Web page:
Our process is pretty basic so far (and every iteration is and will likely be different as we get feedback on the process and improve on it):
- Self-assessment that asks for significant achievements + self-evaluation across our company-wide and function-specific tenets for success in role
- Peer reviews from 3-5 others with similar questions — requested by person being reviewed, then edited by manager for relevance and exposure, then re-edited by the People team to balance out peer review loads
- Manager reviews along same questions after they receive all of the inputs from self and peer. Plus an overall summary assessment of performance + potential.
- Then 1:1 discussions between manager and employee about results — ideally structured to include: holistic feedback about strengths, areas for development, and specific actions / opportunities to develop over the next 6 months. THIS IS THE MOST IMPORTANT STEP OF REVIEWS YET IS THE HARDEST TO TRACK. All of the preceding stuff is data to inform this discussion.
3- What are the risks of removing the annual performance review without having a new system in place to replace it?
Unless you come from a company with a history and infrastructure of giving feedback as a matter of course (like big management consultancies, probably companies like GE, etc.) the risk is that very little feedback is delivered — and employees become disengaged, performance falters, and this eventually affects business outcomes. While I can’t say we got to that dire level at the company where I work, when I joined, the previous HR team had discontinued formal reviews in lieu of self-managed 1:1s between managers and employees. They had read all of the misleading headlines about how big companies were abandoning the formal review, and so decided to do the same. The major difference was that our managers weren’t equipped to run effective 1:1s that included regular feedback; and more importantly, they didn’t buy into the value of giving feedback because they themselves had received so little in their brief careers to-date.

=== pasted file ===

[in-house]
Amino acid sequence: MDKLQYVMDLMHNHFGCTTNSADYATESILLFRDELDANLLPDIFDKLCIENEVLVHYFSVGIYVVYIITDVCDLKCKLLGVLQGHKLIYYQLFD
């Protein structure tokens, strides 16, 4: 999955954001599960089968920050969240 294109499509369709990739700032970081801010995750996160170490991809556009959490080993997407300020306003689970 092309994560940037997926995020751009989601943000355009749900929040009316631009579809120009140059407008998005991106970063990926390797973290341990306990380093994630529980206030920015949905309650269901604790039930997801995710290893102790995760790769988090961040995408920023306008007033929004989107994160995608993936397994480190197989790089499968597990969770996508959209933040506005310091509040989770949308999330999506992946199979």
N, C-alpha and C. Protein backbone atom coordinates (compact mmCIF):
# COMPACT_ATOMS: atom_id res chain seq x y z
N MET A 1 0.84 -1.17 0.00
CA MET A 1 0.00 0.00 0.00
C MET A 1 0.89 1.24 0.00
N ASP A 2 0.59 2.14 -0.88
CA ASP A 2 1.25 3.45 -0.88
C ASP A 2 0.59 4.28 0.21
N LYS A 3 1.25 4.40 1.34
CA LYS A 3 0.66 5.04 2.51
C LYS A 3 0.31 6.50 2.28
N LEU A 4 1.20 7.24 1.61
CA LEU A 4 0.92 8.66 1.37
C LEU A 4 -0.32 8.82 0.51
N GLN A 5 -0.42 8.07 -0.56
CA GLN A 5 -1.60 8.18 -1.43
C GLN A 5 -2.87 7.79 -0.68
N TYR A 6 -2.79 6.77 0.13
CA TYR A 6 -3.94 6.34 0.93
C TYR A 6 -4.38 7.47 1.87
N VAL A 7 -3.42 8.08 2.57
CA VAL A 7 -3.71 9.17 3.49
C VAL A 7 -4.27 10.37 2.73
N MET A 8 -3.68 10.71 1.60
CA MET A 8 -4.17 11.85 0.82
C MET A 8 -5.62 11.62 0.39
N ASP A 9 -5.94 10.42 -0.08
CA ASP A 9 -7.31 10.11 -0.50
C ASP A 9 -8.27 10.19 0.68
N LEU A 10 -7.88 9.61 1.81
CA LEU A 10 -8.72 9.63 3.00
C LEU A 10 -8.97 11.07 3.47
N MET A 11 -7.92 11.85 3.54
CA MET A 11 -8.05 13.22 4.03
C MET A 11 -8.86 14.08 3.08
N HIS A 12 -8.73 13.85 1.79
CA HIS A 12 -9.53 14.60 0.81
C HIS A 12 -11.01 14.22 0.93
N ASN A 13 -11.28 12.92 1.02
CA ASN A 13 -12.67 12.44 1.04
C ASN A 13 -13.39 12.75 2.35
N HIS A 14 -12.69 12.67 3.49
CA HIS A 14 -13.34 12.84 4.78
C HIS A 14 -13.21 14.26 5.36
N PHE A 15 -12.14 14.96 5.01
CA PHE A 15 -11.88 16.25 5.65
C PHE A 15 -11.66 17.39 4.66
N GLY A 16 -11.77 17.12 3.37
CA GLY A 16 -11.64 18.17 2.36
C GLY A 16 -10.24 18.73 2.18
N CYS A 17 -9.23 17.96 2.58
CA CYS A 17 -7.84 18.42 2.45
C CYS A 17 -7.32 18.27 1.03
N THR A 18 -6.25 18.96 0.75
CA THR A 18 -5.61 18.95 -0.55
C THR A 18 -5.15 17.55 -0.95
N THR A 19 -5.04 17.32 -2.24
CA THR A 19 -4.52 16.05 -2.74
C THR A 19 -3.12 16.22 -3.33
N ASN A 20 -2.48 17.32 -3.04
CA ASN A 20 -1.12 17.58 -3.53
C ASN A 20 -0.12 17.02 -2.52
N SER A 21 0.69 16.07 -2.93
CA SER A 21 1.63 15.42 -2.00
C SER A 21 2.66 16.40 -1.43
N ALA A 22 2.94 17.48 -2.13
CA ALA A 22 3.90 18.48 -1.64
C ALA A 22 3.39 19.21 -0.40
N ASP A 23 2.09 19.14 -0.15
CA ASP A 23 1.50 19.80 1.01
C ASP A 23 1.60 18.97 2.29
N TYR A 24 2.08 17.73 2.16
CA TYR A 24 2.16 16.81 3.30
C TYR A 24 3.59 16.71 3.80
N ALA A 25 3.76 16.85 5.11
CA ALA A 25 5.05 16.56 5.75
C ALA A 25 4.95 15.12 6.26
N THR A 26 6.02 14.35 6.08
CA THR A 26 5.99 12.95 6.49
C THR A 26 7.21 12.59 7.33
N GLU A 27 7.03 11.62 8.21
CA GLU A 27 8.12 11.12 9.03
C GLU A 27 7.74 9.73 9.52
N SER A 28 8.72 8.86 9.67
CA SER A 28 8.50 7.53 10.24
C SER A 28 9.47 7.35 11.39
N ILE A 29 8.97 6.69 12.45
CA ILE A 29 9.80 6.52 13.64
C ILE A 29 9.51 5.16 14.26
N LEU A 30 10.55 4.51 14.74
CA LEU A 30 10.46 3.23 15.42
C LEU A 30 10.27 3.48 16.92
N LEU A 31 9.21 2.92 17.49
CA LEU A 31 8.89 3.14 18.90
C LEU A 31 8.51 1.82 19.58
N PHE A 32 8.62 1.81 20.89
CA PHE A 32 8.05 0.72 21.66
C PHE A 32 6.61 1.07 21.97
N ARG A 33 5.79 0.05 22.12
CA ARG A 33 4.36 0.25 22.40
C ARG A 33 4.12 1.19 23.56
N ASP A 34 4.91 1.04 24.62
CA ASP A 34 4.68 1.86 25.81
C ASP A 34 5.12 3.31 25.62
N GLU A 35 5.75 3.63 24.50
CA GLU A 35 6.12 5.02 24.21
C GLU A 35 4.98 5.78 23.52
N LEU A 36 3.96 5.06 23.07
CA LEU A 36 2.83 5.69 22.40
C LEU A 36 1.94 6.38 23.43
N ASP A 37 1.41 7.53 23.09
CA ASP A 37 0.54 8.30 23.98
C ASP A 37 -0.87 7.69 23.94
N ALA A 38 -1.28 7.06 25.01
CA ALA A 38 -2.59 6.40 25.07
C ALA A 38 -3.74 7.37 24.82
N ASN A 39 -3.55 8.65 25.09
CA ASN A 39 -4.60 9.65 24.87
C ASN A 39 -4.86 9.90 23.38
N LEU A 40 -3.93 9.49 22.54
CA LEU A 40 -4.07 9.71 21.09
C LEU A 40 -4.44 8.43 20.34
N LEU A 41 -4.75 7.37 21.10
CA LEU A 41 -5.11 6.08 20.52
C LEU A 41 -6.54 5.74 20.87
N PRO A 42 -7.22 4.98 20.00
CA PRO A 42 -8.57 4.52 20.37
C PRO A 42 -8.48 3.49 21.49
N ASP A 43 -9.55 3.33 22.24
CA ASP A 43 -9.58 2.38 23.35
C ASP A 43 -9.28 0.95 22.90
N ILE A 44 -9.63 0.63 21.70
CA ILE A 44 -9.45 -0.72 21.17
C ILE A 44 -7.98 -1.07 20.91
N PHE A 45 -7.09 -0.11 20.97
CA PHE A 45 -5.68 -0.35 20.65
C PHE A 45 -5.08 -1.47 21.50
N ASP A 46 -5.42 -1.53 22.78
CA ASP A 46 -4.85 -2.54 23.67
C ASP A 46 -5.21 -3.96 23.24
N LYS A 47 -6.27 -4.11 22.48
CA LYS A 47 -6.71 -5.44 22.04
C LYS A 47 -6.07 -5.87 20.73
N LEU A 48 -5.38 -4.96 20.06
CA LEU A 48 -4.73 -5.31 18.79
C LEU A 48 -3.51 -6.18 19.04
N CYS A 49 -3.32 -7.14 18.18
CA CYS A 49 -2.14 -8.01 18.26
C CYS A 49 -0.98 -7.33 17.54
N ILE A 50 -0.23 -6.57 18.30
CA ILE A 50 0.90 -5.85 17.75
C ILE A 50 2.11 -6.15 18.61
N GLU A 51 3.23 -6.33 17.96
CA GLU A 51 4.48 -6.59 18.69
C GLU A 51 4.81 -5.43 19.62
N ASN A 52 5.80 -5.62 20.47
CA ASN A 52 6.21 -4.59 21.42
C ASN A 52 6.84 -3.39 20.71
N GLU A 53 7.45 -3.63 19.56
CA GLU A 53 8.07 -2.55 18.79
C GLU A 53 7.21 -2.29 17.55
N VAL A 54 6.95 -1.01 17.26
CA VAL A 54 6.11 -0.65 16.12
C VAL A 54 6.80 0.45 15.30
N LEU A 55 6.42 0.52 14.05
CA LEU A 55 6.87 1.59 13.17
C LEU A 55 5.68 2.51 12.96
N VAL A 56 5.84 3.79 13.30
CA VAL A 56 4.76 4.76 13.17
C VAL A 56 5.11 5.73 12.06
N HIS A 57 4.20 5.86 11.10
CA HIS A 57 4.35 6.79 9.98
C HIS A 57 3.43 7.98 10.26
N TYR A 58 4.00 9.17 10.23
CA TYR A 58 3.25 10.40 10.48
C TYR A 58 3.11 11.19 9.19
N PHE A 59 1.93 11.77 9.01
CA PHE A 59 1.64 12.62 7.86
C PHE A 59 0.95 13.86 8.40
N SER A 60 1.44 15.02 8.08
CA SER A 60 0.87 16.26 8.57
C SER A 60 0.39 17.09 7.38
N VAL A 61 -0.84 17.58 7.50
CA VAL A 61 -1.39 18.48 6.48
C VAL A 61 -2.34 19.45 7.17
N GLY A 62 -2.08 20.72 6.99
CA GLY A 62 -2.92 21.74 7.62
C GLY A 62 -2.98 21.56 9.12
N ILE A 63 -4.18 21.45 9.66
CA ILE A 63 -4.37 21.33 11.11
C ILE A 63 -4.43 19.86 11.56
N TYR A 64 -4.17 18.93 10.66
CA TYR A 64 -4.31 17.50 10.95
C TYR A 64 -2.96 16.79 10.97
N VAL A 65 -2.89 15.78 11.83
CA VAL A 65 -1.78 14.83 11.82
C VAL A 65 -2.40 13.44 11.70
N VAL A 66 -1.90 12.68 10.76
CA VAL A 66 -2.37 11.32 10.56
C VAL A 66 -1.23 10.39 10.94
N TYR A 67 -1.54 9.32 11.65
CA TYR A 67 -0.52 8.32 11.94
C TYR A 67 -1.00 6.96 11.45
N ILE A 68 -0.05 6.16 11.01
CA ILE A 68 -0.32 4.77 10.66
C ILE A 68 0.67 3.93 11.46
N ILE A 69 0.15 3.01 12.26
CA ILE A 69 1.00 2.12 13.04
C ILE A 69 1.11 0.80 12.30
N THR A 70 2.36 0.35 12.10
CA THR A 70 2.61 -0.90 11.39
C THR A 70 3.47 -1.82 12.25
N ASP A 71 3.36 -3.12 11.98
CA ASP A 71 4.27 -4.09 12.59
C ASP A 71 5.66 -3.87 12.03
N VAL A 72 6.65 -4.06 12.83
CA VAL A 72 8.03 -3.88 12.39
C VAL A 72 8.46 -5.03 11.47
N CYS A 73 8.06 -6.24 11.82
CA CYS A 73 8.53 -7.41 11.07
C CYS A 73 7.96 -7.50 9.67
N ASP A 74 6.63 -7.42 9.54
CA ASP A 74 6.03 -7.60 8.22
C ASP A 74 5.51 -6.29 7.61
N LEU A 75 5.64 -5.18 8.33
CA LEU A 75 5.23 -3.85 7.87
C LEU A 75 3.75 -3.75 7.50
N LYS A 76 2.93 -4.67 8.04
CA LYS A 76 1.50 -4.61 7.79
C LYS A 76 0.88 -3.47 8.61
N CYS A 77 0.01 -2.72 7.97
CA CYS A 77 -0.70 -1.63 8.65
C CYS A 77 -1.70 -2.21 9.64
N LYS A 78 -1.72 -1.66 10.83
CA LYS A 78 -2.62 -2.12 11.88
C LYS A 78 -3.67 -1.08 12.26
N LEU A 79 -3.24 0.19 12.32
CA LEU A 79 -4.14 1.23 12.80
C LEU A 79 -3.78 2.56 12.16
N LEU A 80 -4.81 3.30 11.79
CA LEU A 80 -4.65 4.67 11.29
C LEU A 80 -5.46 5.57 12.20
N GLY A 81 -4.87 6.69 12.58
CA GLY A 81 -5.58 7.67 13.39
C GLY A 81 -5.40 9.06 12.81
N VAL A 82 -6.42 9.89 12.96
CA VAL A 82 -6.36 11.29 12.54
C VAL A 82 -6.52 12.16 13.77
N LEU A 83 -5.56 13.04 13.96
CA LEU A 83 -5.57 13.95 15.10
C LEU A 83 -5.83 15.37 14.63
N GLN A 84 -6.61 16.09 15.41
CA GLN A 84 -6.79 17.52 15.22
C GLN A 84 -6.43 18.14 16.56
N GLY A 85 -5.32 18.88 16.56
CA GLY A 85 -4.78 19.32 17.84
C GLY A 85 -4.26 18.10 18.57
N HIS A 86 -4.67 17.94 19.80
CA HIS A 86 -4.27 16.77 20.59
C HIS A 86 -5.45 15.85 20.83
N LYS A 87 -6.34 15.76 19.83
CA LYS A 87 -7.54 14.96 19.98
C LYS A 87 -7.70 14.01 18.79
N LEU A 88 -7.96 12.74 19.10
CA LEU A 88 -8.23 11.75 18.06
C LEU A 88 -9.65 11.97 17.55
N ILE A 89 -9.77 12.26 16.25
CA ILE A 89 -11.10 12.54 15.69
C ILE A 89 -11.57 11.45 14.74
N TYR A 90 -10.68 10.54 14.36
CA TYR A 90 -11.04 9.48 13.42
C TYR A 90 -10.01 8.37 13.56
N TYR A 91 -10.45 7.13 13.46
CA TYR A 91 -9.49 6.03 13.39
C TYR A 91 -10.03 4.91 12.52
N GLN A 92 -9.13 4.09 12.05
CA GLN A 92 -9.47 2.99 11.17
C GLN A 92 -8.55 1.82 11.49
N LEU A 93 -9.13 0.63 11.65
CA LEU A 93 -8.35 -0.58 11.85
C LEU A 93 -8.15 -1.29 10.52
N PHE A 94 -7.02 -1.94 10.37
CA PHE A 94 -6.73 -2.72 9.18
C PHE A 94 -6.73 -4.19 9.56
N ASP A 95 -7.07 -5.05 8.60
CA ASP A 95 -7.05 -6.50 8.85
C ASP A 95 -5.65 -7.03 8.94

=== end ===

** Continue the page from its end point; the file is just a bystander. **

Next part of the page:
So these 1:1s became irregular if they happened at all. And they focused on the work at-hand, not about development.
This came through loud-and-clear through our employee engagement survey last November, where 10% of respondents unsolicitedly made a comment about wanting clearer, more actionable feedback from their managers.
This last survey, which we ran in October, had perhaps 1 comment about feedback being an issue.
4- How did you manage to get people to give constructive, actionable feedback to each other? Which were the main results in terms of productivity and engagement? Which were the obstacles/ biggest challenges?